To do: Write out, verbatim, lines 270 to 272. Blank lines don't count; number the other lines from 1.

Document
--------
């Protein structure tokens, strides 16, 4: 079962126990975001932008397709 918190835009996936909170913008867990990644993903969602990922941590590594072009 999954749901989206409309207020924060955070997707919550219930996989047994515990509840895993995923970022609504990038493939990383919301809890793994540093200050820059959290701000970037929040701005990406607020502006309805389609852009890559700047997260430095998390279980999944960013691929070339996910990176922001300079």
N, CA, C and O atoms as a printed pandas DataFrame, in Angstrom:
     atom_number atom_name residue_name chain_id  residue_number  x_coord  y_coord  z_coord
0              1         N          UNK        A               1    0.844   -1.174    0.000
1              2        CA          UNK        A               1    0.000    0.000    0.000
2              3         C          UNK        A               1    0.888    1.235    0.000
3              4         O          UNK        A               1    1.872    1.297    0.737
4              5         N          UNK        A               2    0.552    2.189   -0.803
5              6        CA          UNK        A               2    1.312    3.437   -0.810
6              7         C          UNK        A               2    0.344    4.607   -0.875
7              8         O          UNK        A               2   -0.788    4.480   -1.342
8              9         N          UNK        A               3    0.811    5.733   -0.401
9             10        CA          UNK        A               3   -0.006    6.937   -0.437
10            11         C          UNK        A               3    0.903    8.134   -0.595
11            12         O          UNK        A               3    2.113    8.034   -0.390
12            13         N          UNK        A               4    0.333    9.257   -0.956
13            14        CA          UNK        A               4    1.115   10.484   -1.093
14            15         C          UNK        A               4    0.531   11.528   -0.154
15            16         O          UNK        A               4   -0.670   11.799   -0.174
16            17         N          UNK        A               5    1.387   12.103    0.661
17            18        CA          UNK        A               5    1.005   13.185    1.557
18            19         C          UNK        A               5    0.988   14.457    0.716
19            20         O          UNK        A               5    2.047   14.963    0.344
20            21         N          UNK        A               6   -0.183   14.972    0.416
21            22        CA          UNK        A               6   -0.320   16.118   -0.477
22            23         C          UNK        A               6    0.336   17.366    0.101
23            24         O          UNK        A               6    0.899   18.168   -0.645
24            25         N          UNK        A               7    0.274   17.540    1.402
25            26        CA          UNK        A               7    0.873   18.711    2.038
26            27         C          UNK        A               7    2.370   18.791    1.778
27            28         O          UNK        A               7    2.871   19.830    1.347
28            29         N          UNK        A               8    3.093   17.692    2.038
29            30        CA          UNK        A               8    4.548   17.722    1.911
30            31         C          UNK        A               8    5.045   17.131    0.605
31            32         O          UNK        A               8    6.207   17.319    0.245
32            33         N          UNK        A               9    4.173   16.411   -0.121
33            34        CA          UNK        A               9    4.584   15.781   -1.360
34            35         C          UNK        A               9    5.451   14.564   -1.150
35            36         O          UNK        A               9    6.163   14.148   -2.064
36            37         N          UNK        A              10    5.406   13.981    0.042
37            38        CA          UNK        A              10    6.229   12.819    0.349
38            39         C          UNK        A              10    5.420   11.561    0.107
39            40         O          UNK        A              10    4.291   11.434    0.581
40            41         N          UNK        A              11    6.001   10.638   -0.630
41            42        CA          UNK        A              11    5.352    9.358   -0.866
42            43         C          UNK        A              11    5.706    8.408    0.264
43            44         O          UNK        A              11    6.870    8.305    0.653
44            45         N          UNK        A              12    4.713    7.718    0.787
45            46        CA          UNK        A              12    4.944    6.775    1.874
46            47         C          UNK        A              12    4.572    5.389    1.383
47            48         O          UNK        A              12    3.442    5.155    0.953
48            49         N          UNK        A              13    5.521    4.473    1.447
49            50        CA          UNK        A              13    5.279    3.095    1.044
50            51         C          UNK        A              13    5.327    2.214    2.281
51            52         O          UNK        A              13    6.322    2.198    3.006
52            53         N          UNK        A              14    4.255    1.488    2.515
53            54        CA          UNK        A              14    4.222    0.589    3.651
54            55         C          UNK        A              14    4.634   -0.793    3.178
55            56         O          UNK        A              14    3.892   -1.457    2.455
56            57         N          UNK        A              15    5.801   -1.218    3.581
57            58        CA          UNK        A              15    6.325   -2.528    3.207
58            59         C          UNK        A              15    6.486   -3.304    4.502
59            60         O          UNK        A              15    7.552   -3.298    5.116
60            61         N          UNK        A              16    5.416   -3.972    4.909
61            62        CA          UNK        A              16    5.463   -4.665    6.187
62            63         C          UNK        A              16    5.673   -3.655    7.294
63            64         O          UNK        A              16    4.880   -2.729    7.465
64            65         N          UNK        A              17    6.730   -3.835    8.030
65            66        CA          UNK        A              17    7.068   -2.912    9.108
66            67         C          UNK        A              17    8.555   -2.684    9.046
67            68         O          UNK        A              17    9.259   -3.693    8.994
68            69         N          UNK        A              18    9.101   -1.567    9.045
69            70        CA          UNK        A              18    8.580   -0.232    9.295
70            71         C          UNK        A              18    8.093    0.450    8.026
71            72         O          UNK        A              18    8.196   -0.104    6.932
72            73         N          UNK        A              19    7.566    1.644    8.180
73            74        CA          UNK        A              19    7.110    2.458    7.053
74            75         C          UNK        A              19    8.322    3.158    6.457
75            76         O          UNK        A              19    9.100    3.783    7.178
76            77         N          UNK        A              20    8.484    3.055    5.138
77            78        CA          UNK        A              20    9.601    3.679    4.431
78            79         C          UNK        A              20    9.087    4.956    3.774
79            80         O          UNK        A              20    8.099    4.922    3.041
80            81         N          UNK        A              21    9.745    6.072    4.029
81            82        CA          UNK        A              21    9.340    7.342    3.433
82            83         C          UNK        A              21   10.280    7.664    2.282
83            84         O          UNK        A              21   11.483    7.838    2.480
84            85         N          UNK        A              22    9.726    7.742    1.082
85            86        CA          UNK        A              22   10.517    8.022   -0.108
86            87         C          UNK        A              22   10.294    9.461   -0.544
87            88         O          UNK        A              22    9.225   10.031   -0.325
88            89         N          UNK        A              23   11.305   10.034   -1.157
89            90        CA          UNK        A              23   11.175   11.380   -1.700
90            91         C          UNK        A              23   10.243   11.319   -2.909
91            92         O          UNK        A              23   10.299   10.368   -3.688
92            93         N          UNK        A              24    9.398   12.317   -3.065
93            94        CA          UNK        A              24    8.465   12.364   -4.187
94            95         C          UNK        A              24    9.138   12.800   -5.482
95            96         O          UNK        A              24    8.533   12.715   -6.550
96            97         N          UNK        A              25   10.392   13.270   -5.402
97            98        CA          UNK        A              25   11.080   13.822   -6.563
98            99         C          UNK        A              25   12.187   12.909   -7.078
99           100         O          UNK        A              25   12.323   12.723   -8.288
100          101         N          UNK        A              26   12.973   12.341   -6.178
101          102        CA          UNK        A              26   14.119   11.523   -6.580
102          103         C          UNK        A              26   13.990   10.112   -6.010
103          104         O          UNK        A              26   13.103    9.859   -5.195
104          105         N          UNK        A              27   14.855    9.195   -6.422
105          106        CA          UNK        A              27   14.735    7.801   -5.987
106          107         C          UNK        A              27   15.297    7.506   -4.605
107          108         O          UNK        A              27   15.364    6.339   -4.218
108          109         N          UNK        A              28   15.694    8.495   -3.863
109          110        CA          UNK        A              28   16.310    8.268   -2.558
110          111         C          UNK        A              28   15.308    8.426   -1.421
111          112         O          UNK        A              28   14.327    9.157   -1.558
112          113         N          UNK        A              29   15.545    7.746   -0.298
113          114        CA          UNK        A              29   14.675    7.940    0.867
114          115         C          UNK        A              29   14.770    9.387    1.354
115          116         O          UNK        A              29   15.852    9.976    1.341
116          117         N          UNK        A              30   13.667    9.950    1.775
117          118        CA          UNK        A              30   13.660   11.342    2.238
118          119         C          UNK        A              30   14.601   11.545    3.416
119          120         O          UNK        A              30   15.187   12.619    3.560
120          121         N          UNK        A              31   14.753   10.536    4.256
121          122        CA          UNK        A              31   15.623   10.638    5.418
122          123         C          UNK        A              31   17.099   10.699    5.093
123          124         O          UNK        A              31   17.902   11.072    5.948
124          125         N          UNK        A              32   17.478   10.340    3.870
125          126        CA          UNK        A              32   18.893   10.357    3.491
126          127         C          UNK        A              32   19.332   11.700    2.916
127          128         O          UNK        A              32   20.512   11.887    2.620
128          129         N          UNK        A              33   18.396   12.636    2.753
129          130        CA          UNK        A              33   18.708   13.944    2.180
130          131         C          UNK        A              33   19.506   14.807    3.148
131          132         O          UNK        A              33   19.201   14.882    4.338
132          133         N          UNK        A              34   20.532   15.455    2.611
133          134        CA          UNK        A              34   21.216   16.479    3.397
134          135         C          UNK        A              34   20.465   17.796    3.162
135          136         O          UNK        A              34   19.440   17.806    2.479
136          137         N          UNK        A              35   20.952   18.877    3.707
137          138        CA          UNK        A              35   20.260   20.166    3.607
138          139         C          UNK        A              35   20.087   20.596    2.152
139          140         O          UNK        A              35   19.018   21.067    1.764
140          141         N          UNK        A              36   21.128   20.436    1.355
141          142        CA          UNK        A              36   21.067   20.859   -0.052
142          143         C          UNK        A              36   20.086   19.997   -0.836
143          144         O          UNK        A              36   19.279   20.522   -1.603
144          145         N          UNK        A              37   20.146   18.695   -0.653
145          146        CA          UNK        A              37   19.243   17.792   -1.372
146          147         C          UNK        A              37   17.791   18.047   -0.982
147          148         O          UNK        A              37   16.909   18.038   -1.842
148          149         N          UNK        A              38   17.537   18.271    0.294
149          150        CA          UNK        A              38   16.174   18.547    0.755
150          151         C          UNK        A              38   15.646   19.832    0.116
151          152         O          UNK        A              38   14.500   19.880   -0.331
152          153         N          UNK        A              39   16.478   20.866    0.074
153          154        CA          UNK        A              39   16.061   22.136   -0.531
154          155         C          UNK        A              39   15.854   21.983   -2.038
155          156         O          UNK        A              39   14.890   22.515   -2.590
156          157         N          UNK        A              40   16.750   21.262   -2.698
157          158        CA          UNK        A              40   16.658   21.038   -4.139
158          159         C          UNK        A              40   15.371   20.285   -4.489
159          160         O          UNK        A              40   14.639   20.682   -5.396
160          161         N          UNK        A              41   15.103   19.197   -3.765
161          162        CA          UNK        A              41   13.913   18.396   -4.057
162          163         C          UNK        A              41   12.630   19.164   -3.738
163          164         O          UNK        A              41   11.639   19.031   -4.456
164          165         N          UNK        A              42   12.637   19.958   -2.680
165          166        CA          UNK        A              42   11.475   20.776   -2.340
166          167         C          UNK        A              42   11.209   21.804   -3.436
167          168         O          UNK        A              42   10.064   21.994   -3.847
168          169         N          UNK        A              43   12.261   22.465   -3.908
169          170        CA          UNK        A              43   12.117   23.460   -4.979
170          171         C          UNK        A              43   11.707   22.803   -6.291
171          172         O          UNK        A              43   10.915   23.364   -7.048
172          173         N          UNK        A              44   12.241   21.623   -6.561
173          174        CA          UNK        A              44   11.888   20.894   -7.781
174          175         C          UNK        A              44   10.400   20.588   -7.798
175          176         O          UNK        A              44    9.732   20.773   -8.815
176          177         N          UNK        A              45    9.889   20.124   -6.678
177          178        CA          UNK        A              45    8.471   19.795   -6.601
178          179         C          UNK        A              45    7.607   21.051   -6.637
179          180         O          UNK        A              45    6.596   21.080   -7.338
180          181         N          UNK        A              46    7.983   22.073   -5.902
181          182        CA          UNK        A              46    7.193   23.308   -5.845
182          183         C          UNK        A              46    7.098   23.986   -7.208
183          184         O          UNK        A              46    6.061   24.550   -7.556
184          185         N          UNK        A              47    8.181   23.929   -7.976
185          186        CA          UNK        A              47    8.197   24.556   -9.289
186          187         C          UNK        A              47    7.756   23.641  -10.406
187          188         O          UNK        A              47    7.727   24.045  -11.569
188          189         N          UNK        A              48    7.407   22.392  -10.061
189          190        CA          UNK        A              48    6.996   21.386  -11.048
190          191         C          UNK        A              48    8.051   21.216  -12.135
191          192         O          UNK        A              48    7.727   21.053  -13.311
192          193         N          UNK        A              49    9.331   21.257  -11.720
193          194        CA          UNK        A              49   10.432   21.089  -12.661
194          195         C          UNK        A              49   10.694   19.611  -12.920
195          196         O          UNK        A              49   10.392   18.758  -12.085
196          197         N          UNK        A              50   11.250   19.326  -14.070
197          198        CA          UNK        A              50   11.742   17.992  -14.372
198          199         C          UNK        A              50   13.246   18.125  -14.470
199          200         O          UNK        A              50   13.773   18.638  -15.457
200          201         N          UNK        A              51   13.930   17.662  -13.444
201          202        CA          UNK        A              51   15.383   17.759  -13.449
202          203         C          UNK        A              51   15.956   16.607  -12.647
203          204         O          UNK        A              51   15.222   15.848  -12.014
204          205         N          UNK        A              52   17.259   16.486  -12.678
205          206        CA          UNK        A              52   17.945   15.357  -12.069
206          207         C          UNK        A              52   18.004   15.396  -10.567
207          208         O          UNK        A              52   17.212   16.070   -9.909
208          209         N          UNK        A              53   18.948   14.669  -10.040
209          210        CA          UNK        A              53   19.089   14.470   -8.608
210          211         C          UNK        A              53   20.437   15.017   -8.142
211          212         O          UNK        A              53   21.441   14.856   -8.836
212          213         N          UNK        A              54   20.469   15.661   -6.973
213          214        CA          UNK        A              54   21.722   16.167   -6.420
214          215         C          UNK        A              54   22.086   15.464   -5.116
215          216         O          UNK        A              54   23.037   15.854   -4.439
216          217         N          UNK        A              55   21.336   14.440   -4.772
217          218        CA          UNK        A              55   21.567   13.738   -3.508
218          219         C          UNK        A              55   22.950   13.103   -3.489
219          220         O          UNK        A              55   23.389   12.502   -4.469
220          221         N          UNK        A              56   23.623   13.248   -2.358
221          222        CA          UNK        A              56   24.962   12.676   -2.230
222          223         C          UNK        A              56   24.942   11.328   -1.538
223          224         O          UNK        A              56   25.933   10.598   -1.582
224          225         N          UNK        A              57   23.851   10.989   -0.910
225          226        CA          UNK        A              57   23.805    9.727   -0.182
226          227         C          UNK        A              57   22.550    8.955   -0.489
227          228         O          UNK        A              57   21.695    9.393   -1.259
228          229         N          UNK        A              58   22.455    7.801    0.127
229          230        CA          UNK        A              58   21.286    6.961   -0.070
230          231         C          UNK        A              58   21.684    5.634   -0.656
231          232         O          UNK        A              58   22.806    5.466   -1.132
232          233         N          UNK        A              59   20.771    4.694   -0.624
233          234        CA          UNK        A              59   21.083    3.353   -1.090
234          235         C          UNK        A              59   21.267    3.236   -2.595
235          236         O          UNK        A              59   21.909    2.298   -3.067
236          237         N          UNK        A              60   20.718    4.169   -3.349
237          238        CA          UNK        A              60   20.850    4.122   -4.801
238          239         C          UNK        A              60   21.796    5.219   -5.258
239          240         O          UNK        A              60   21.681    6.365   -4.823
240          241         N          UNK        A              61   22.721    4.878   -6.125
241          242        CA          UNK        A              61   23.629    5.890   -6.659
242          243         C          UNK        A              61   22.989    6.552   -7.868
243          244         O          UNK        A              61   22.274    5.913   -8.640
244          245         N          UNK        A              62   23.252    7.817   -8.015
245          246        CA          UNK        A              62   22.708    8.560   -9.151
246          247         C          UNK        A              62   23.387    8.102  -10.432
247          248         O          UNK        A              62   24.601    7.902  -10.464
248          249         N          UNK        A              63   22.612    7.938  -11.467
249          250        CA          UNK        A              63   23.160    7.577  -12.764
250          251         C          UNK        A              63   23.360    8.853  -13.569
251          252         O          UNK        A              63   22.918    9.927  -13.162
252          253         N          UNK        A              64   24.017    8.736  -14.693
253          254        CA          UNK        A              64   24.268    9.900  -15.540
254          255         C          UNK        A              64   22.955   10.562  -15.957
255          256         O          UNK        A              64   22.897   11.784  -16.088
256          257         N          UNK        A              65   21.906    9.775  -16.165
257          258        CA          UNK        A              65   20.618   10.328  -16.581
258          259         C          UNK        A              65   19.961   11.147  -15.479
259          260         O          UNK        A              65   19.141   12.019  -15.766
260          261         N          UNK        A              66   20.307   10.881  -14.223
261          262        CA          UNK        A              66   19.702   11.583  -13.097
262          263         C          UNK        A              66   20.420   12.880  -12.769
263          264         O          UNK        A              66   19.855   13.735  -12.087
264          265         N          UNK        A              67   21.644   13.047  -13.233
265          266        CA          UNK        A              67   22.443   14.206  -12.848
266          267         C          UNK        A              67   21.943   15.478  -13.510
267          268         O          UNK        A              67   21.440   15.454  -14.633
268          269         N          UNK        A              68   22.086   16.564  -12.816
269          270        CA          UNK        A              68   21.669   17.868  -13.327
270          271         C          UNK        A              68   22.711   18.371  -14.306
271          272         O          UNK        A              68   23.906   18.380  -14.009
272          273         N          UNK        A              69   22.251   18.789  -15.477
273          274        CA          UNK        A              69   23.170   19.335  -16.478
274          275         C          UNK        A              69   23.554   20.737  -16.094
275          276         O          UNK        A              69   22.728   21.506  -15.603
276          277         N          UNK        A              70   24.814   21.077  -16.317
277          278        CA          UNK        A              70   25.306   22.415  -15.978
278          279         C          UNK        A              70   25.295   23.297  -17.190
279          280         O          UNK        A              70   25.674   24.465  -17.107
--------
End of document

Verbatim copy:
266          267         C          UNK        A              67   21.943   15.478  -13.510
267          268         O          UNK        A              67   21.440   15.454  -14.633
268          269         N          UNK        A              68   22.086   16.564  -12.816